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The Division of Nuclear Medicine provides diagnostic and therapeutic procedures, including cardiac, hematology and oncology, and endocrine services (particularly thyroid disorders and parathyroid disease). The division also offers a comprehensive range of diagnostic gastrointestinal, genitourinary, musculoskeletal, pulmonary, and neurologic exams.

A few examples of specific studies include bone mineral densitometry with DEXA for osteoporosis, labeled leukocyte imaging for abscess localization, exercise and pharmacologic myocardial perfusion imaging, monoclonal antibody imaging for detection of prostate and colorectal cancer metastases, functional brain scans, and SPECT for the detection and grading of tumors.

Therapeutic procedures include the use of radioactive iodine treatment of hyperthyroidism and thyroid cancer, strontium or samarium therapy is provided for painful bony metastases and P-32 therapy for hematologic disorders (such as thrombocytosis) as well as Ra-223 therapies for castration resistant prostate cancer. Antibody therapies labeled with yttrium-90 (Zevalin) are also being utilized for patients who are no longer responding well to their chemotherapy.  In partnership with interventional radiology, radioembolic therapy with yttrium-90 spheres (SIR-Spheres and Theraspheres) are being used for therapy in primary and metastatic liver cancer patients.

Equipment for the Department of Nuclear Medicine includes: a variable angle SPECT camera, a single head spot camera with SPECT capabilities, three dual-headed whole body cameras with SPECT/CT capabilities, and two multi-slice PET/CT scanners. Two cyclotrons for research and human clinical use are now in service.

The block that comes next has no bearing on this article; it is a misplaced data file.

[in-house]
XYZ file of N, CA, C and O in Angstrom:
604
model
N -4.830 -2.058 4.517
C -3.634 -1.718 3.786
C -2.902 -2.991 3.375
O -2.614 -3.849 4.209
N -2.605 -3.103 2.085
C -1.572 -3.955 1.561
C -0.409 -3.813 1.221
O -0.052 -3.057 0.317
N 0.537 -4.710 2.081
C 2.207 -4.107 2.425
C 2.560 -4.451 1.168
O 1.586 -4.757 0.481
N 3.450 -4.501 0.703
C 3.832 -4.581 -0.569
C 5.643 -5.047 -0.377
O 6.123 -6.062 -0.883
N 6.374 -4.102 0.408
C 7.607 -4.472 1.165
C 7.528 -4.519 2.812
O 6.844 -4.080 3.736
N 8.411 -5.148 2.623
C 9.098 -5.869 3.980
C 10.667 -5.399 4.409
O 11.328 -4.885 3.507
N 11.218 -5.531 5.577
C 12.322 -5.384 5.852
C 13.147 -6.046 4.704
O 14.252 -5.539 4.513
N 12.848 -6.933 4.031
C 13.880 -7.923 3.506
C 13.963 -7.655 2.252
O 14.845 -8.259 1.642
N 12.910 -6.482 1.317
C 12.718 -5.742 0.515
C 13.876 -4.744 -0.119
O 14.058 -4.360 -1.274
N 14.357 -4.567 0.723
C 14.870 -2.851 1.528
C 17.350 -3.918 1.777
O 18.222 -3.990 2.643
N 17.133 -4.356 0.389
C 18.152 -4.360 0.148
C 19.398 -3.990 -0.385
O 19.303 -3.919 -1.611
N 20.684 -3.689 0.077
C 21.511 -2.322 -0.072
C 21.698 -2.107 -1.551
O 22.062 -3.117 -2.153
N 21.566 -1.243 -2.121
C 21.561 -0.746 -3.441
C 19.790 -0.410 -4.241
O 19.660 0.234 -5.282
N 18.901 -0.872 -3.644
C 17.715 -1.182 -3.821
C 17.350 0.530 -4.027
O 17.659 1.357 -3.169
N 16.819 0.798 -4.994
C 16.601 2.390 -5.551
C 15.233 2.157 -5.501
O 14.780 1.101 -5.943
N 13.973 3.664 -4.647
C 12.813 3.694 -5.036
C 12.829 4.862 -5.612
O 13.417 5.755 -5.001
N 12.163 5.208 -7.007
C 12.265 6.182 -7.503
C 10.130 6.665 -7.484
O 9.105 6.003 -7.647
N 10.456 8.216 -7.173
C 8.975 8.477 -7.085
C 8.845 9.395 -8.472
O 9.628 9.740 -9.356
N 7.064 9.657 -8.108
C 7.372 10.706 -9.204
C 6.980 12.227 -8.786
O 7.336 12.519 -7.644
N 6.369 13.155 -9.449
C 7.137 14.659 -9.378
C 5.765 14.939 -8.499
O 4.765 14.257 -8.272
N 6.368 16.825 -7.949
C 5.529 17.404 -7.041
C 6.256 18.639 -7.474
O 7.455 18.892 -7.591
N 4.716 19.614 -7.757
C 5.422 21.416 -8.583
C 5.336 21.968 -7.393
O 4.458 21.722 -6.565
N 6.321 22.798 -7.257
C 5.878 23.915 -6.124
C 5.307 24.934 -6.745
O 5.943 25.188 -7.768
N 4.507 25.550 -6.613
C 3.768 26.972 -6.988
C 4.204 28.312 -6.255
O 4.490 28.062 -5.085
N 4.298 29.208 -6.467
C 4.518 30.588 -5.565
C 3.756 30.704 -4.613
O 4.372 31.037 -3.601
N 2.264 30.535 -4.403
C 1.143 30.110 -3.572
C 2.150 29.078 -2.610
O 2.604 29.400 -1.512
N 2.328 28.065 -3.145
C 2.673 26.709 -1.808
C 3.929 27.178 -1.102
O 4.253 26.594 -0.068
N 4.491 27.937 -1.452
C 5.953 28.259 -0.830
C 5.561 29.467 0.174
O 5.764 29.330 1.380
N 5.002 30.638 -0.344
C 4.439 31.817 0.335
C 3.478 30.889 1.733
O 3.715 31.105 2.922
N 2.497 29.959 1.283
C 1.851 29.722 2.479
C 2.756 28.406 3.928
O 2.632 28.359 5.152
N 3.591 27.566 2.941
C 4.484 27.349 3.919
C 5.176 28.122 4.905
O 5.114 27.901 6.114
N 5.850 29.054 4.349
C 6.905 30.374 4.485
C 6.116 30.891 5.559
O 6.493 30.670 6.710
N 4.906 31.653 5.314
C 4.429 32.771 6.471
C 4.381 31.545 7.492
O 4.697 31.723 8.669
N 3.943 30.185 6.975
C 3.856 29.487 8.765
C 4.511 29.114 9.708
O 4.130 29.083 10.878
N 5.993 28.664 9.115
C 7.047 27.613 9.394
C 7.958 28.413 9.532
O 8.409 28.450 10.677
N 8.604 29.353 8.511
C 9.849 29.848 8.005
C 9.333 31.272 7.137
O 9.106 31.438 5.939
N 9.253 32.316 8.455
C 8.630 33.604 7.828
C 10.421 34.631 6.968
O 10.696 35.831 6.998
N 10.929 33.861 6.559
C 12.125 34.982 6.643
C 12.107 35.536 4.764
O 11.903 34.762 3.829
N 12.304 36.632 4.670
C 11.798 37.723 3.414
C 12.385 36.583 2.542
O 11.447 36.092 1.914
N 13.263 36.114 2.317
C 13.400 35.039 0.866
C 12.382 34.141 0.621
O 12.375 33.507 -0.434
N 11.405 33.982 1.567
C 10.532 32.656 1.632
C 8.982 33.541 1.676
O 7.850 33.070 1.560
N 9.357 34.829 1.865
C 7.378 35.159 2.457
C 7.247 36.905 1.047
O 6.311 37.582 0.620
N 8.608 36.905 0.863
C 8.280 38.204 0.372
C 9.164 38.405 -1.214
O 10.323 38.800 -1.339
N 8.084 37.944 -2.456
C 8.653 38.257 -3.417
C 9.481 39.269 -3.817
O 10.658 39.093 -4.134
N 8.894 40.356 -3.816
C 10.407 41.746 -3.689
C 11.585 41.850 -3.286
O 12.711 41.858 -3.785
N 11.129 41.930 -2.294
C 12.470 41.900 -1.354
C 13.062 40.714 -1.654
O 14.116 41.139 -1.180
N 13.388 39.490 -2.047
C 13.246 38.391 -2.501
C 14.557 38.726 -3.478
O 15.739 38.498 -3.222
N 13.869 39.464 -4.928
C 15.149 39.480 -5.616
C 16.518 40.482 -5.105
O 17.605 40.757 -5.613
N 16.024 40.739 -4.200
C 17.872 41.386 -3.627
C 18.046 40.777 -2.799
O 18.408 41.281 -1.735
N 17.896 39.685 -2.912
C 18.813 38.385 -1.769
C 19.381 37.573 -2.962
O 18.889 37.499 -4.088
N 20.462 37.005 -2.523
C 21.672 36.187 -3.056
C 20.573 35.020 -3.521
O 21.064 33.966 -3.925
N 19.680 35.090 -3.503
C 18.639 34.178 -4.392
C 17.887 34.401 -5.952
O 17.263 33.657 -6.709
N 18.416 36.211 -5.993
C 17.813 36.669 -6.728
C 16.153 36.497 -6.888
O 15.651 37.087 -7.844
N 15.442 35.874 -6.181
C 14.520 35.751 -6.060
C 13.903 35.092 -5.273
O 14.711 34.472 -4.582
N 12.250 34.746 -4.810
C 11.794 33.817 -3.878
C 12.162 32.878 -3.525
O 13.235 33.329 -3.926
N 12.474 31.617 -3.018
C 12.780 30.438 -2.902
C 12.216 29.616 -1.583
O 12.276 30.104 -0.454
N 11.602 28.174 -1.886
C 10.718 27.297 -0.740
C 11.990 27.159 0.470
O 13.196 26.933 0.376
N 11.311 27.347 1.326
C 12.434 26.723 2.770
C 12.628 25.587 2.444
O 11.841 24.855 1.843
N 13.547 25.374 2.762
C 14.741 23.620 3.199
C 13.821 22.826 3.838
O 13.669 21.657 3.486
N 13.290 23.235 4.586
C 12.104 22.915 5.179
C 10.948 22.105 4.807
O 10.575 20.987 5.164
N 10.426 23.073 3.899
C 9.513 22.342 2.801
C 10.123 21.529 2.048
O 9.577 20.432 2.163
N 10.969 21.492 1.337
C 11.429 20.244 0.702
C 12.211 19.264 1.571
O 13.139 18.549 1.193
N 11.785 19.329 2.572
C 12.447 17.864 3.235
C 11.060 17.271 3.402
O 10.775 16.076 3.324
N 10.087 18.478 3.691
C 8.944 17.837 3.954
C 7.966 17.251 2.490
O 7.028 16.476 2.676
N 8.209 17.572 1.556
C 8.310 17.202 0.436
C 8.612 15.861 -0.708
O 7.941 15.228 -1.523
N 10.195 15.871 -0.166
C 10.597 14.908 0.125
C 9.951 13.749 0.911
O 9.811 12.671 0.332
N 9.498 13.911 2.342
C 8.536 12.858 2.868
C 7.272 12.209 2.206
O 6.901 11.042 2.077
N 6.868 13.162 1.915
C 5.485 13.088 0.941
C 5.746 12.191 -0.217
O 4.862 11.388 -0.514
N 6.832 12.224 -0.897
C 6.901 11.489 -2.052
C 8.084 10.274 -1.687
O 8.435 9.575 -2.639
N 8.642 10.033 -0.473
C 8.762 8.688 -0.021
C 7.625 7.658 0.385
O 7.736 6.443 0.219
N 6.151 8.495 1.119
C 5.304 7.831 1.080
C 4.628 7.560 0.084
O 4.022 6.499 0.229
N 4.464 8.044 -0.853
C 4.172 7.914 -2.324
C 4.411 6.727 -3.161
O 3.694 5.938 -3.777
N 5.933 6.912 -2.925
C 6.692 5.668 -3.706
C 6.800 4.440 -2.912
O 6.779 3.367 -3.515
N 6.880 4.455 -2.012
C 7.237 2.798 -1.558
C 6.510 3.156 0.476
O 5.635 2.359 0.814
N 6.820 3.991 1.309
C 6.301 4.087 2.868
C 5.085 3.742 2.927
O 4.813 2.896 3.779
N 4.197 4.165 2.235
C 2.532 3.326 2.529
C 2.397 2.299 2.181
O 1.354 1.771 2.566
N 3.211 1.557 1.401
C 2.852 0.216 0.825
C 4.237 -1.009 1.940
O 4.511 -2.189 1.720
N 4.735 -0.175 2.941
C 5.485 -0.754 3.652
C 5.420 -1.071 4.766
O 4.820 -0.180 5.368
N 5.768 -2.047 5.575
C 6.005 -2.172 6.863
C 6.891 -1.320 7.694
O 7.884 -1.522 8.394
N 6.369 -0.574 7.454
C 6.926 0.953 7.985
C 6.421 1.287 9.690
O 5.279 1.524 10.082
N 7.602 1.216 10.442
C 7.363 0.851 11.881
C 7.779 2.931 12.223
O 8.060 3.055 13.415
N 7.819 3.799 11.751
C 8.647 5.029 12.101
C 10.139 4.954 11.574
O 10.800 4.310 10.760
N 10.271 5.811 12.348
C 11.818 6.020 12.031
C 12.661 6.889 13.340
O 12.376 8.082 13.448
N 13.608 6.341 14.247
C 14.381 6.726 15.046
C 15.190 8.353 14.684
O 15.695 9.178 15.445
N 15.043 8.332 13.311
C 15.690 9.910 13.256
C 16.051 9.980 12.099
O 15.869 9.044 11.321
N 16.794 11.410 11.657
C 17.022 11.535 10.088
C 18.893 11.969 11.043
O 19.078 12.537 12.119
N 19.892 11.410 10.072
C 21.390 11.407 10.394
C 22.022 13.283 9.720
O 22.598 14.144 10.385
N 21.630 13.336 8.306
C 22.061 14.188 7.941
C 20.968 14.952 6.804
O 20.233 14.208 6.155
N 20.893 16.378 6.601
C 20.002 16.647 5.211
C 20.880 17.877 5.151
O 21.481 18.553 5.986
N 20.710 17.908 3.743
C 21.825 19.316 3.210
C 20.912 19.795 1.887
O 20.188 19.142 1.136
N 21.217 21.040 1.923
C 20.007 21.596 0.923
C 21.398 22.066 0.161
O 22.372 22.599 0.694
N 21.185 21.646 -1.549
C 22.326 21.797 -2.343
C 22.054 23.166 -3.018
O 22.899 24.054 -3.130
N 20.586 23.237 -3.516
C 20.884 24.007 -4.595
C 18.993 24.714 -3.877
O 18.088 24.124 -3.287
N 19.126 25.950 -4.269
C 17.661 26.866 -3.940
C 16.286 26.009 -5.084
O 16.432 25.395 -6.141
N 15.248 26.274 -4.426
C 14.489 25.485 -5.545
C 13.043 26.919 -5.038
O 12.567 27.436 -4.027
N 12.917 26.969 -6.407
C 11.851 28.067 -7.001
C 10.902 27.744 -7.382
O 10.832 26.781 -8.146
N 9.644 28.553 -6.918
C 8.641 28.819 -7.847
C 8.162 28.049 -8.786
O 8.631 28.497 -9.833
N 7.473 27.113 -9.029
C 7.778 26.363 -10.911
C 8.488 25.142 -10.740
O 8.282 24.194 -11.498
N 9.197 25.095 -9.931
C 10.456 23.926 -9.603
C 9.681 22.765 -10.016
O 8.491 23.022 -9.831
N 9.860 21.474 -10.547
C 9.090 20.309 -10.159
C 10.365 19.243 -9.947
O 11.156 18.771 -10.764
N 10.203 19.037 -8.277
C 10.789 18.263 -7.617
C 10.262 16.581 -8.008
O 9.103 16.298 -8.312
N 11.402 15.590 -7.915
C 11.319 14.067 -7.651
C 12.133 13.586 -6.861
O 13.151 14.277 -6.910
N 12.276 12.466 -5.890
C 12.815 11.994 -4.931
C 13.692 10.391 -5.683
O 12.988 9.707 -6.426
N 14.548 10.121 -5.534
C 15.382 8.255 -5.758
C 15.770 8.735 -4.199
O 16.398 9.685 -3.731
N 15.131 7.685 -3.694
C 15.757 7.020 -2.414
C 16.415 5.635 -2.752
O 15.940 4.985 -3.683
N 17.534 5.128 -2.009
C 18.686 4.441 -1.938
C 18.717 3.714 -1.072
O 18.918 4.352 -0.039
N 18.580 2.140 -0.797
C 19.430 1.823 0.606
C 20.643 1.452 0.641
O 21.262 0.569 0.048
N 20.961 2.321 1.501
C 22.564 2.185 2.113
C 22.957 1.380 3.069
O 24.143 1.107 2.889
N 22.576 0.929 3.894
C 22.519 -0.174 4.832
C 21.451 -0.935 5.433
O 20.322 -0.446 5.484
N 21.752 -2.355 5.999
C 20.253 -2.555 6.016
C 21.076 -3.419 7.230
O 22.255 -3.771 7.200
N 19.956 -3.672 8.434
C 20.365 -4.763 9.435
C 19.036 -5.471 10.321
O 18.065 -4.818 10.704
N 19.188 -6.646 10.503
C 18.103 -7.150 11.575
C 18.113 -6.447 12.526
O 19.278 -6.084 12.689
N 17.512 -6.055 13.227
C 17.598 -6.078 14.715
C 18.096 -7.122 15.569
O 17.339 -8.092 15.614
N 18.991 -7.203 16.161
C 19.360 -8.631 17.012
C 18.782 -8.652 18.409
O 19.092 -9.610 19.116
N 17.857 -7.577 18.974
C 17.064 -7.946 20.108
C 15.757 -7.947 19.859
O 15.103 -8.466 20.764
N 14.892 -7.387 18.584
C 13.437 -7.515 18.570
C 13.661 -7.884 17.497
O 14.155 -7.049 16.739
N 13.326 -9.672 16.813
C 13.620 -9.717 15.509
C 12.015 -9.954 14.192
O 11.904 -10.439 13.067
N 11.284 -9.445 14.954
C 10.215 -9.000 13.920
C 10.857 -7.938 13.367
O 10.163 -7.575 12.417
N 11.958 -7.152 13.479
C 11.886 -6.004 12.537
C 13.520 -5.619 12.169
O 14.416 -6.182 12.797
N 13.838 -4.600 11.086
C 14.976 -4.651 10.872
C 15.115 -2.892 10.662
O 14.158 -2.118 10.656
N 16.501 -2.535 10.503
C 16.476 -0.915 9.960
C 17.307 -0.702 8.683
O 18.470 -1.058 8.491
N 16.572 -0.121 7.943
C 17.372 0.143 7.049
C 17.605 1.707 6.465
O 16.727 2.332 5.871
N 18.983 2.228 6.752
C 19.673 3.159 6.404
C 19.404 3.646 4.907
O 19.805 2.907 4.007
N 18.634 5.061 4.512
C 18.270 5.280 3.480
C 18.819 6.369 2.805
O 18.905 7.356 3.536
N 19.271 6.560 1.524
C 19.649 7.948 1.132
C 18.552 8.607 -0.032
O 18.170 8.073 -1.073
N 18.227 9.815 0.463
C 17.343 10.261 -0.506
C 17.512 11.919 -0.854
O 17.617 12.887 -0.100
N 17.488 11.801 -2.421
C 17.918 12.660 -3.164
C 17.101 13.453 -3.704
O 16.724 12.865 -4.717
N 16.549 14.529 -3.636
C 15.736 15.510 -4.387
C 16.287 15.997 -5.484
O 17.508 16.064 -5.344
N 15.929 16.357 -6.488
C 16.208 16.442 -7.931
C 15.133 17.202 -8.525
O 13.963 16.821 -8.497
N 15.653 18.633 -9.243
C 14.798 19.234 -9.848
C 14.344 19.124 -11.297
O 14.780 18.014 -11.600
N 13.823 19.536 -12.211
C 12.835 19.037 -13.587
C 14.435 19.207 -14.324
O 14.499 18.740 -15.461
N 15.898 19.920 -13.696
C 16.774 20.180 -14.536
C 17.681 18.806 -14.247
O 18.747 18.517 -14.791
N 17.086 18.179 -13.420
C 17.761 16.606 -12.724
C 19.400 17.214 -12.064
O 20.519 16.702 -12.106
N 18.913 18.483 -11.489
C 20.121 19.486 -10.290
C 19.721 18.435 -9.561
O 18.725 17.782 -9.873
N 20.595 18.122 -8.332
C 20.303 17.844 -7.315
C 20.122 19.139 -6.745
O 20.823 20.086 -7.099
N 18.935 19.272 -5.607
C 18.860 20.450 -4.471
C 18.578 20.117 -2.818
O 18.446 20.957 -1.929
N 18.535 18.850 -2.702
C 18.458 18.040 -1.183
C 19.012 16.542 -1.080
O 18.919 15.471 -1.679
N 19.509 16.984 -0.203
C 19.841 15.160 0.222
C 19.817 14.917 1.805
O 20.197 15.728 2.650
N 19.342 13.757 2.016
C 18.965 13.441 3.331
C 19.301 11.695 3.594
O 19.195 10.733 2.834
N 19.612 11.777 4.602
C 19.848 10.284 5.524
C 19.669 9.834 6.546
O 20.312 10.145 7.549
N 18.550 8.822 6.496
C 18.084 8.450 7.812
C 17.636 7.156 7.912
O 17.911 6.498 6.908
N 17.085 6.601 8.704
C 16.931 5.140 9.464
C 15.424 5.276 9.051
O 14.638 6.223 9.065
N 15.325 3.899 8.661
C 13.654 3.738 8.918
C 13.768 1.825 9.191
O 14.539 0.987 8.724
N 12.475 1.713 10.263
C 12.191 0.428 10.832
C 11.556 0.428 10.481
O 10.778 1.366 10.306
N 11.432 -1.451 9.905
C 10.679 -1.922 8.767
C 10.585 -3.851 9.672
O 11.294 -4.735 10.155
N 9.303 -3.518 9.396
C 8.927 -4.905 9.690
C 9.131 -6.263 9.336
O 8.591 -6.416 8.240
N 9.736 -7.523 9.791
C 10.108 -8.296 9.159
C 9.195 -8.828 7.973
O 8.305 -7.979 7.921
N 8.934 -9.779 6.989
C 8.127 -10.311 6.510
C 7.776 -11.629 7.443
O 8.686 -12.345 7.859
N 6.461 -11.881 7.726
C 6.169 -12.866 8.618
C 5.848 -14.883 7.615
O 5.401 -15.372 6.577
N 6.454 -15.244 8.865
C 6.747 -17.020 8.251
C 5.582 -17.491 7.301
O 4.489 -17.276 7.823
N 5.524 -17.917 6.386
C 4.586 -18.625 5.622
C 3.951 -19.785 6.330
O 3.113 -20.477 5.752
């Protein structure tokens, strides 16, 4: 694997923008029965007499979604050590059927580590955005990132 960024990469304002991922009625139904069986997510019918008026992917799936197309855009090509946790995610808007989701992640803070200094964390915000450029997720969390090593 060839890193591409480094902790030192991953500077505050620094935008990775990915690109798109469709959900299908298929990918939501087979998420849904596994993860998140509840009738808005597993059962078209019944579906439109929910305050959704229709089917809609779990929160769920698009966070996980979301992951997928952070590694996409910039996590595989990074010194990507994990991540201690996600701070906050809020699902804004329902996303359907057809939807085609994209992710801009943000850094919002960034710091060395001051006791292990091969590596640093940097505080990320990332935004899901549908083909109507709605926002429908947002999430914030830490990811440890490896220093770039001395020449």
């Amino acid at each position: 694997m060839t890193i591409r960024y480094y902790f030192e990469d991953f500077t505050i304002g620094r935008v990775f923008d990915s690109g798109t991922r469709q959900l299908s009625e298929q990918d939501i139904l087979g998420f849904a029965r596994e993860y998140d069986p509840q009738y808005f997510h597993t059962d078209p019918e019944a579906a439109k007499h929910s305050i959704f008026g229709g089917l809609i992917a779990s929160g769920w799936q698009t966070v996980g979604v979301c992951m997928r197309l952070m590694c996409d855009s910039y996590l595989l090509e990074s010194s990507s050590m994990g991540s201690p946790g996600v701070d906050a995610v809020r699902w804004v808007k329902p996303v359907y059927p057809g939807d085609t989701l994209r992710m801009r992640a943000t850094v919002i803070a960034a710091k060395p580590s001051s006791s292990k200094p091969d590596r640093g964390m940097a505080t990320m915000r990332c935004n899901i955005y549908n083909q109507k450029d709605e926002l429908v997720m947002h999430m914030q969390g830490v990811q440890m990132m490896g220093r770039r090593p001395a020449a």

For bone densitometry, we use hologic DEXA units which measures AP spine, lateral spine, hip, wrist, and whole body regions.

The Nuclear Medicine department is working hard to integrate new imaging tracers, modalities, and therapies as they become available to better serve the regions patient population and keep the department at the leading edge of imaging practices.

The Nuclear Medicine department helps to train technologists, accepts visiting fellowship candidates, and trains radiology residents, medical students, and nuclear medicine residents/fellows.

Our faculty and staff works closely with our research partners (both internal and industry based) on a wide variety of studies and projects including new radiotracer design, new scanner design, new reconstruction methods, as well as application of existing scan methods in evaluating clinical questions.  Regular collaboration with various internal labs and projects include:

Our Team

Section Chief: Lorenzo Nardo, M.D., Ph.D.

Click here to learn more about our Nuclear Medicine faculty.